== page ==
From Zoom plays to online potty training: How UAE entrepreneurs have been forced to think outside the box
A number of residents have come up with creative concepts to keep their businesses alive in the wake of the pandemic
Known for bringing large-scale immersive experiences to some of Dubai’s biggest physical spaces, theatre director Liz Hadaway once held a performance of The Great Gatsby across three decks of the QE2, under her company Bark at a Crow. She presented Romeo and Juliet on the roof of Mall of the Emirates. Then the restrictions on movement introduced because of the pandemic threw her a massive curve ball.
“I stalled for the first two weeks, but it presented an opportunity to do something different. I was forced to think more theatrically,” Hadaway says.
Helped by technical production partner MXB Studios, the result was a live-streamed performance of Ashputtel, the Grimms’ Fairy Tales version of Cinderella. The ticketed event was broadcast to a global audience, from the UAE to Canada, to the US, Germany, Australia, New Zealand and India.
The digital set allowed professional actors from London to join the cast. The performance was also interactive, with audience members invited to communicate with each other and assist characters or choose props. The show was touted by The Guardian in July as one of the “hottest front-room seats”.
“It came off better than expected,” Hadaway says. “It has opened up myriad possibilities and allowed us to reach people who were stuck at home or sick. It’s something I will continue to do and now that we have done it once, it will be easier to replicate.”
Scrambling to make sense of a new order where face-to-face contact comes with a health warning, businesses across the board have been forced to think outside the box, creating online initiatives that may well outlast the pandemic.
When Dubai Sports Council halted all contact sports as health measures were put in place, companies such as Infinite Sports UAE lost the use of 54 facilities across its academies. Parents who had paid in advance were offered free online sessions for their children during terms two and three, replacement sessions for term one this month, plus new resources such as webinars, sports quizzes and even online gymnastics birthday parties.
“We became more innovative and active on social media and created lots of community videos,” says Gareth Mordey, chief executive of Infinite Sports UAE. “The situation forced our coaches to become more dynamic. We ran 603 hours of live online sessions with 5,404 children taking part. We hosted 27 free webinars involving big sporting names that were open to the wider community.”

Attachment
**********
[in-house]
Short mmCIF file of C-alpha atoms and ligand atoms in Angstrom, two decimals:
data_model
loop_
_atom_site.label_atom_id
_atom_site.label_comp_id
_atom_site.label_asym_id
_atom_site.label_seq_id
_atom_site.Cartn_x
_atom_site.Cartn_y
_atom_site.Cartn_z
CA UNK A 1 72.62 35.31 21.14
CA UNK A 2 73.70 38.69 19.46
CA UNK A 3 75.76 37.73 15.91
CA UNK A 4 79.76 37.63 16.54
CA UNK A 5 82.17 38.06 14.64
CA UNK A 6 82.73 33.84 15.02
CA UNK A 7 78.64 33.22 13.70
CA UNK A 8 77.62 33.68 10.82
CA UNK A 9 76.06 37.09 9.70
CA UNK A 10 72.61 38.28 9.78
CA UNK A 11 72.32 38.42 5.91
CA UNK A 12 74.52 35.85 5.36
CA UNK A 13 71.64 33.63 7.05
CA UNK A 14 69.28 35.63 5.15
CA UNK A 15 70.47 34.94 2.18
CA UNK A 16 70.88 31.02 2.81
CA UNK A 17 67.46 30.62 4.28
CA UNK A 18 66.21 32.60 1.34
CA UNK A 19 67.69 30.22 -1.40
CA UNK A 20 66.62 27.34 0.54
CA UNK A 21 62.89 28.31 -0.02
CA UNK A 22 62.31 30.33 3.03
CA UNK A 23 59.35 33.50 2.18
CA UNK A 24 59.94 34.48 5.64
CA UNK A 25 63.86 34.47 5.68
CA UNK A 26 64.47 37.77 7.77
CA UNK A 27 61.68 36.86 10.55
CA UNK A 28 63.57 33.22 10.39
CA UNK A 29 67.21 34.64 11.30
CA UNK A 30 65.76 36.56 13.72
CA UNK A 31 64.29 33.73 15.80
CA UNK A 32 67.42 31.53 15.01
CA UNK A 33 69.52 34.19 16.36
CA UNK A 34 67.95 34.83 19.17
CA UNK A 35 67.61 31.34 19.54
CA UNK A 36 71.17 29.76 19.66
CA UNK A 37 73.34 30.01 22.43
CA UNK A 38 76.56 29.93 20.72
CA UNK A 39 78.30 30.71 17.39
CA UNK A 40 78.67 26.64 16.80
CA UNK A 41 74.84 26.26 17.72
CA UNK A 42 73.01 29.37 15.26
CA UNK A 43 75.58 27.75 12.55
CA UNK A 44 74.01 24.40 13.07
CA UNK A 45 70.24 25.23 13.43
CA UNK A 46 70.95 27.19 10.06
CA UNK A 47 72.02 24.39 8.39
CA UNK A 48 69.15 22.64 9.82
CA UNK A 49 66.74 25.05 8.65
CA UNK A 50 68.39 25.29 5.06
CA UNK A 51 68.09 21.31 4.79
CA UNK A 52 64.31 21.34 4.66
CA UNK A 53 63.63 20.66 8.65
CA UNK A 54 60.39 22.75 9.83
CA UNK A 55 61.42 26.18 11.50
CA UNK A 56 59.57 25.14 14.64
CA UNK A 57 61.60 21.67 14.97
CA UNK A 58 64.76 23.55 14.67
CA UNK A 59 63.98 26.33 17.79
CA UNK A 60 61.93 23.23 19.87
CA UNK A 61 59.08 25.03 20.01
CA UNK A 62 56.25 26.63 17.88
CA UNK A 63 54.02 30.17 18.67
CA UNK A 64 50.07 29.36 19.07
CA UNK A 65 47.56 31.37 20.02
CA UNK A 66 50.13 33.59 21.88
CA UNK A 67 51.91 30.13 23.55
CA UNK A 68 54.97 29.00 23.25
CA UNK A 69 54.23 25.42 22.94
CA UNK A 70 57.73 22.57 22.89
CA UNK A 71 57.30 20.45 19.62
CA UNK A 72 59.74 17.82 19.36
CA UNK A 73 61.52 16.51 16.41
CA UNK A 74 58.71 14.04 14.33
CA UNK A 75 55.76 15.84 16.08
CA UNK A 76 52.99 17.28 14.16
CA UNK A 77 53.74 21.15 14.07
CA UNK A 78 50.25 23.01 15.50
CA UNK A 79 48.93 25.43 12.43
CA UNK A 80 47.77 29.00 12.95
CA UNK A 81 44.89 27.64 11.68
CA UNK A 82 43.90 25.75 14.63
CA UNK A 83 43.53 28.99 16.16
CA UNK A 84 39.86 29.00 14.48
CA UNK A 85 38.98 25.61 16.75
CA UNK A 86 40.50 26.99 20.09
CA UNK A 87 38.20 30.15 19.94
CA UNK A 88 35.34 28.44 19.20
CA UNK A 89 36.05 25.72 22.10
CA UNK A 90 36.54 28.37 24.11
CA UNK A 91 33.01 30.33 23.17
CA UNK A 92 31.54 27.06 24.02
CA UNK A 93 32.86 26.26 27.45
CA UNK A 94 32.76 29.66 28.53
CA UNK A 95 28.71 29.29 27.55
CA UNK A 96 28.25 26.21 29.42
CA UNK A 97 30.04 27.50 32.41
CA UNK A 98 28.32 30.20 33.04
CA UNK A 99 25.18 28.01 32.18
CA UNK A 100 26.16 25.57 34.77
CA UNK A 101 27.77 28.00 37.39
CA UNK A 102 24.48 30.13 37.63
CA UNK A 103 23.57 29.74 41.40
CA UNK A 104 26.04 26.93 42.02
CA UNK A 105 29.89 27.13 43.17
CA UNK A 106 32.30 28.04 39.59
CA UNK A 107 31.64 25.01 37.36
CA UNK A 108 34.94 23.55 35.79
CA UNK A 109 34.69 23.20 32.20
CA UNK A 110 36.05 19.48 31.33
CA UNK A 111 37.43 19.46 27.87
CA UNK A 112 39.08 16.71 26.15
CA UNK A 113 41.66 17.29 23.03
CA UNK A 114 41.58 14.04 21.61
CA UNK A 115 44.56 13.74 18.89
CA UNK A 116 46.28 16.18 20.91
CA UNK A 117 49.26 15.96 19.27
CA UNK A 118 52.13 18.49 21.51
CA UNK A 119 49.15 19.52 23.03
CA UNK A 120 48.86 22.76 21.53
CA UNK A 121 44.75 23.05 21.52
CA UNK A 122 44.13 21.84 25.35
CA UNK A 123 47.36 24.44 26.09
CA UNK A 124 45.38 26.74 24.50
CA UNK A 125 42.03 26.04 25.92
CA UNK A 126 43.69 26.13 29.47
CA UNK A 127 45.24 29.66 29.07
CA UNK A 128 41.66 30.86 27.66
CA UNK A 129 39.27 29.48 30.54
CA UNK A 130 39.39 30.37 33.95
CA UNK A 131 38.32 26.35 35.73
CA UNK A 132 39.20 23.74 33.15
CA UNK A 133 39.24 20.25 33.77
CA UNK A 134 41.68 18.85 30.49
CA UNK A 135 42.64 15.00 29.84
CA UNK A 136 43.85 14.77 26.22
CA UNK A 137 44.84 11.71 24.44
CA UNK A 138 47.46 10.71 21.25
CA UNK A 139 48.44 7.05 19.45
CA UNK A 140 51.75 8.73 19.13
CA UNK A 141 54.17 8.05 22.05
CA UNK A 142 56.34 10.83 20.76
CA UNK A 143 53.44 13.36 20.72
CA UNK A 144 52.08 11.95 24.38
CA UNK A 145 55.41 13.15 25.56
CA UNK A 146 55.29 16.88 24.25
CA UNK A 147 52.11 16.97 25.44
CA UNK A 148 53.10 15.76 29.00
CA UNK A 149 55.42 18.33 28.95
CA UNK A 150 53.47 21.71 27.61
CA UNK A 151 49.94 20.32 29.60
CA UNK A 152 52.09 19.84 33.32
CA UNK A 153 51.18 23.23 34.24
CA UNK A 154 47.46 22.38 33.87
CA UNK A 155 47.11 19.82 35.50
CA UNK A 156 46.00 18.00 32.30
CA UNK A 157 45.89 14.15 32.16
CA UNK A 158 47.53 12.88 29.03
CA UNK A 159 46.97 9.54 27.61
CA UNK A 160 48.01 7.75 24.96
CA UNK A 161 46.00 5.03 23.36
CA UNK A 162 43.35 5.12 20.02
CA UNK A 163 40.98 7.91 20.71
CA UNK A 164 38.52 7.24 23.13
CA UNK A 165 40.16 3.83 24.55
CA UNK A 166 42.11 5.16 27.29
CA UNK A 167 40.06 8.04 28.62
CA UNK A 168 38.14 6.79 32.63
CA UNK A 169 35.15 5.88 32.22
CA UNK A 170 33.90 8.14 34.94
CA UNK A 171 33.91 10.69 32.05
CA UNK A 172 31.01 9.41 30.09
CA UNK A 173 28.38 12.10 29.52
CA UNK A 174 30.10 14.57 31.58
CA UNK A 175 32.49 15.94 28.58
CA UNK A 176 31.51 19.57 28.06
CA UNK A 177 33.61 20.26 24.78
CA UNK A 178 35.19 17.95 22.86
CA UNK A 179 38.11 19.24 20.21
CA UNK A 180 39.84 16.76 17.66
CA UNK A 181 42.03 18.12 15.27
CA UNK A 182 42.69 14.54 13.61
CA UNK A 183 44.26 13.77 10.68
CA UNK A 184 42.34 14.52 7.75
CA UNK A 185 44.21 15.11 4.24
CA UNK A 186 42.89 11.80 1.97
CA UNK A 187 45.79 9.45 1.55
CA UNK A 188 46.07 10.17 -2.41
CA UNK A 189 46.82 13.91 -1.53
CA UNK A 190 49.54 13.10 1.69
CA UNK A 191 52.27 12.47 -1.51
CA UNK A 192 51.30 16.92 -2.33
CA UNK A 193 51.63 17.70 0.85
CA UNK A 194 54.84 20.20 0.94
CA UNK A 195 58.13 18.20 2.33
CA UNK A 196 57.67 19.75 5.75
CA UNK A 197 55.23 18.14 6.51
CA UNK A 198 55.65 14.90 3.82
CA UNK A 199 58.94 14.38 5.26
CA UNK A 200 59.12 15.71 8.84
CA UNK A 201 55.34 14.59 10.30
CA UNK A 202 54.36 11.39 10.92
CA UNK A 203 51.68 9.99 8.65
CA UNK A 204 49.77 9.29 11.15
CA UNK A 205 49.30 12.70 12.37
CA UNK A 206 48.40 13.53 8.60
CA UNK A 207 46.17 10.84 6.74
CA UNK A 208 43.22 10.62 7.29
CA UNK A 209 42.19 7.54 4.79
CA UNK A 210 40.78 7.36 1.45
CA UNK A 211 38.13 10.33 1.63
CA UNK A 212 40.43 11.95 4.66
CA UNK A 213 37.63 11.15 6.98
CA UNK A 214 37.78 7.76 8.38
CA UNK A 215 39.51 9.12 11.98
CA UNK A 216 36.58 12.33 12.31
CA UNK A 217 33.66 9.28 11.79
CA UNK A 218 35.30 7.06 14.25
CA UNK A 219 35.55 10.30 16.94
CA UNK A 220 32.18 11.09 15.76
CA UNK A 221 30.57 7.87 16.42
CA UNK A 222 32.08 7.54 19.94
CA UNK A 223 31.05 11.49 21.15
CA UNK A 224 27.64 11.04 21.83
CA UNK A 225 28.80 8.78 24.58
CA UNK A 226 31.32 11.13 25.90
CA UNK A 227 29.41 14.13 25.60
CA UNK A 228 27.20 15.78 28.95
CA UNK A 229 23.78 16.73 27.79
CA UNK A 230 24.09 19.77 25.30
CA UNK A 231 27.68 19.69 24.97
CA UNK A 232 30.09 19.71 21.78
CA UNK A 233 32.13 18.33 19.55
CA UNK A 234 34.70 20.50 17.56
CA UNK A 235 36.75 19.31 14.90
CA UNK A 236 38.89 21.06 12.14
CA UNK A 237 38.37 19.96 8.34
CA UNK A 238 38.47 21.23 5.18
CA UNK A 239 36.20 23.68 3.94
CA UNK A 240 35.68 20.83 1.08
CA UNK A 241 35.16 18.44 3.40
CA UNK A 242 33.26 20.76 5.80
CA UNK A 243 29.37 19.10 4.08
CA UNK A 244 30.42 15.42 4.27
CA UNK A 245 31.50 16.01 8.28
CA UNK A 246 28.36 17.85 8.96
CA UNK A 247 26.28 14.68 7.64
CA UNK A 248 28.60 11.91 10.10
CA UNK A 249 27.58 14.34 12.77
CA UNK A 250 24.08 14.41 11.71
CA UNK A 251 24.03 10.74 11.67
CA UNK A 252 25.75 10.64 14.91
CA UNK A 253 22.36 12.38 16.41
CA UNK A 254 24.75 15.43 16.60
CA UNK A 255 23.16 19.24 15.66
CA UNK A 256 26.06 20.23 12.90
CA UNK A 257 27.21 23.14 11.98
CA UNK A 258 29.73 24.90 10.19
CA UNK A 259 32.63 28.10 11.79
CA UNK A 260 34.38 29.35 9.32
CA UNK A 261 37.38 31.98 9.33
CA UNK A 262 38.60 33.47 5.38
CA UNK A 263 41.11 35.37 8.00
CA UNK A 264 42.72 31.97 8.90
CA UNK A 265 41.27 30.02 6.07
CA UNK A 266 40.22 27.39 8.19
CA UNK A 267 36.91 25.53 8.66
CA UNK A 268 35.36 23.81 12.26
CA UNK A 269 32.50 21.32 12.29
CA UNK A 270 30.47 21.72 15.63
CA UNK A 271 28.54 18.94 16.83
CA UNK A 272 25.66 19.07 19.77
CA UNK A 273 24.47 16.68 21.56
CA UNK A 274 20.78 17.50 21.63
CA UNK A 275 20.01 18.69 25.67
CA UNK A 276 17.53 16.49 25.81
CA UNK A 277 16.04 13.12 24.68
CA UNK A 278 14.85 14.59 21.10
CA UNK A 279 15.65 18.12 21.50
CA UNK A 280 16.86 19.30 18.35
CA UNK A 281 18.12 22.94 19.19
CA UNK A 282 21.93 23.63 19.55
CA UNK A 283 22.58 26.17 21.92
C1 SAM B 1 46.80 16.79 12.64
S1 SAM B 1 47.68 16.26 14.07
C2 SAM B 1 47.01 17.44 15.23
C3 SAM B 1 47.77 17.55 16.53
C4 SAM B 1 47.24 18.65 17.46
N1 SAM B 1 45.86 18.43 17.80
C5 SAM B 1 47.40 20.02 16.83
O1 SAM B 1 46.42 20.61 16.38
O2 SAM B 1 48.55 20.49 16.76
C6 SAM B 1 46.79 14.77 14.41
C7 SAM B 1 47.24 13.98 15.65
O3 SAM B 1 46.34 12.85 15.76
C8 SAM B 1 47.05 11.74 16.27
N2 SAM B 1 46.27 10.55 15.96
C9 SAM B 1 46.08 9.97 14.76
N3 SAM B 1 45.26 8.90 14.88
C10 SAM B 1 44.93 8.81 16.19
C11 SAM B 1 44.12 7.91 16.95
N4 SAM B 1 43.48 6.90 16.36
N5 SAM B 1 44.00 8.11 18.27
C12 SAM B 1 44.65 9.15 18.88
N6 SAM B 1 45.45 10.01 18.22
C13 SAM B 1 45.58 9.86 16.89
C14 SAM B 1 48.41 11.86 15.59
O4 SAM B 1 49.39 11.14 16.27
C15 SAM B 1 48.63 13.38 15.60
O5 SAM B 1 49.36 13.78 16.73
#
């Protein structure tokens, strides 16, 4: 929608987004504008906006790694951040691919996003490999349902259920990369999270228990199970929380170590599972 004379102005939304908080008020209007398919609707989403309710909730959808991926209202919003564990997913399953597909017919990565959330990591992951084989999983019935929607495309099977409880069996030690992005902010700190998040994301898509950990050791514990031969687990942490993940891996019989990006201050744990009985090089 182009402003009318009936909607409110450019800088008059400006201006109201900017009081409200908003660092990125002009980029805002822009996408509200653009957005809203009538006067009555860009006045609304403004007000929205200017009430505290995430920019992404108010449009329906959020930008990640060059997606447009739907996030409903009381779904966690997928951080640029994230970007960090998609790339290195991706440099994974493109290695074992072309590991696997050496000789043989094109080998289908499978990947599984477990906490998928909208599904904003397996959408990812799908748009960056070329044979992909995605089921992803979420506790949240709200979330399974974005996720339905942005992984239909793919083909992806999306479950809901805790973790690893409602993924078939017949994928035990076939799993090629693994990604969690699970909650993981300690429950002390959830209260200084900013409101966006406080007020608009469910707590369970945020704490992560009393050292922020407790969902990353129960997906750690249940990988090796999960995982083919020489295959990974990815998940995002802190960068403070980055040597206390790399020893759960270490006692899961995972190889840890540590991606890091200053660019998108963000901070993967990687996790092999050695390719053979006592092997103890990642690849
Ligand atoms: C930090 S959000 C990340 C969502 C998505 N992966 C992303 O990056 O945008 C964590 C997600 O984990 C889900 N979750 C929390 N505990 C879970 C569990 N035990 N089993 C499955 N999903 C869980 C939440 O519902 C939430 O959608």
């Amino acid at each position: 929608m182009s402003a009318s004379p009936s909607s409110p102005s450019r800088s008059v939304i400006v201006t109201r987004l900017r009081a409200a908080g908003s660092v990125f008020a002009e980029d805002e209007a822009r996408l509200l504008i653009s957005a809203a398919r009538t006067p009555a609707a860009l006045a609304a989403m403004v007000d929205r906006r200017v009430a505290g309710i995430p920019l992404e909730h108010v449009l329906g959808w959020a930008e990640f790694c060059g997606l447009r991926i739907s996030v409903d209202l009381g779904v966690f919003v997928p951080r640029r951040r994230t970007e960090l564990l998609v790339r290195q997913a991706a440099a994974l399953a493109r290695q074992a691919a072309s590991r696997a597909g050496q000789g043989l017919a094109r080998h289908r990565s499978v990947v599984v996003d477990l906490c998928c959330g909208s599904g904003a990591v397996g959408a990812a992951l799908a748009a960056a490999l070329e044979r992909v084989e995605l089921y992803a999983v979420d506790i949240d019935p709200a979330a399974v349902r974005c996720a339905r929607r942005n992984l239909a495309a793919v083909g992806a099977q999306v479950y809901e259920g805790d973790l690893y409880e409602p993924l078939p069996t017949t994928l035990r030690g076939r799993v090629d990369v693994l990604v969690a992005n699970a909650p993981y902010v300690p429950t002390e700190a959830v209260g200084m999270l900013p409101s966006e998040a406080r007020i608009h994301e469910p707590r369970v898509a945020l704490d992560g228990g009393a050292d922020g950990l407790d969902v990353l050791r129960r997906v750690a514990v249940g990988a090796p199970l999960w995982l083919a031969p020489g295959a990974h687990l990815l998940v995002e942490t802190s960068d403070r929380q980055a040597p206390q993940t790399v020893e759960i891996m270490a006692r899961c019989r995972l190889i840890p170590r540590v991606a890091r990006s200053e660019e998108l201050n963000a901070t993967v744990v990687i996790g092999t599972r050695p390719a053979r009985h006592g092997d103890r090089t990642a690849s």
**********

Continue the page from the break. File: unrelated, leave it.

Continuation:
In some instances, the pandemic has acted as a catalyst for completely new business concepts. Toilet training is a topic that will make most parents grimace, but because of the pandemic, the UAE is home to its first licensed potty trainer. Former nursery principal and qualified nanny Lisa Sherrington-Boyd is the “Potty Queen”.
Last year she received a diagnosis of ankylosing spondylitis – a rare form of spinal arthritis – and underwent surgery and immune suppression therapy. So when Covid-19 hit, she immediately had to start working from home.
“I found that the lack of contact with families made me feel quite low,” she says. “Years of teaching children in nursery taught me many tips and hacks and I started sharing these online. Then I started getting referrals.”
Using everything from bubbles to teddy bears, over Zoom and WhatsApp, Sherrington-Boyd has helped 42 families to “house train” their children, and has since been invited to host a live chat show on radio station Pearl FM.
Online bra-fitting also became a thing during stay-at-home orders, thanks to TKD Lingerie. Operating in Dubai and Abu Dhabi, owner Kate Kikano launched her business online shortly before Covid-19 hit and both stores closed. Customers were invited to share photos on WhatsApp with TKD bra-fitters, and orders were delivered straight to their door.
Alternatively, a bra-fitter or a driver could deliver lingerie to the customer to try on at home, as a car waited outside. Whatever did not fit was sent back. What Kikano is most proud of is that she not only retained every staff member in lockdown, she also gained new customers.
With a 70 per cent drop in business in March, licensed photographer Nithya Rajkumar was forced to radically rethink her business model.
Flexible services also mean I reach a wider audience and I can work from home, which is great as I’m a mother
Nithya Rajkumar, photographer
She specialises in lifestyle portraits, live events and family shoots, but having to self-isolate prompted her to launch a mix of online and discounted contactless services, such as personal branding and product photography, outdoor photo sessions, online training for photography enthusiasts of all ages, live mentoring and mindfulness photography workshops. These new offerings helped Rajkumar to bounce back.
“I now use a lens with a larger focal length to facilitate social distancing. Every online activity has generated positive feedback and an increase in enquiries,” she says. “Flexible services also mean I reach a wider audience and I can work from home, which is great as I’m a mother.”
Six months on, things that may have seemed impossible to replicate online have become part of our new normal. More Than Birth Doula Collective and Belly Baby Mum UAE are providing hypnobirthing classes online and live support for expectant couples and labouring mums.
The world has changed irrevocably, but a host of small businesses have proved that the most adaptable and enterprising will survive.
Updated: September 7, 2020 09:24 AM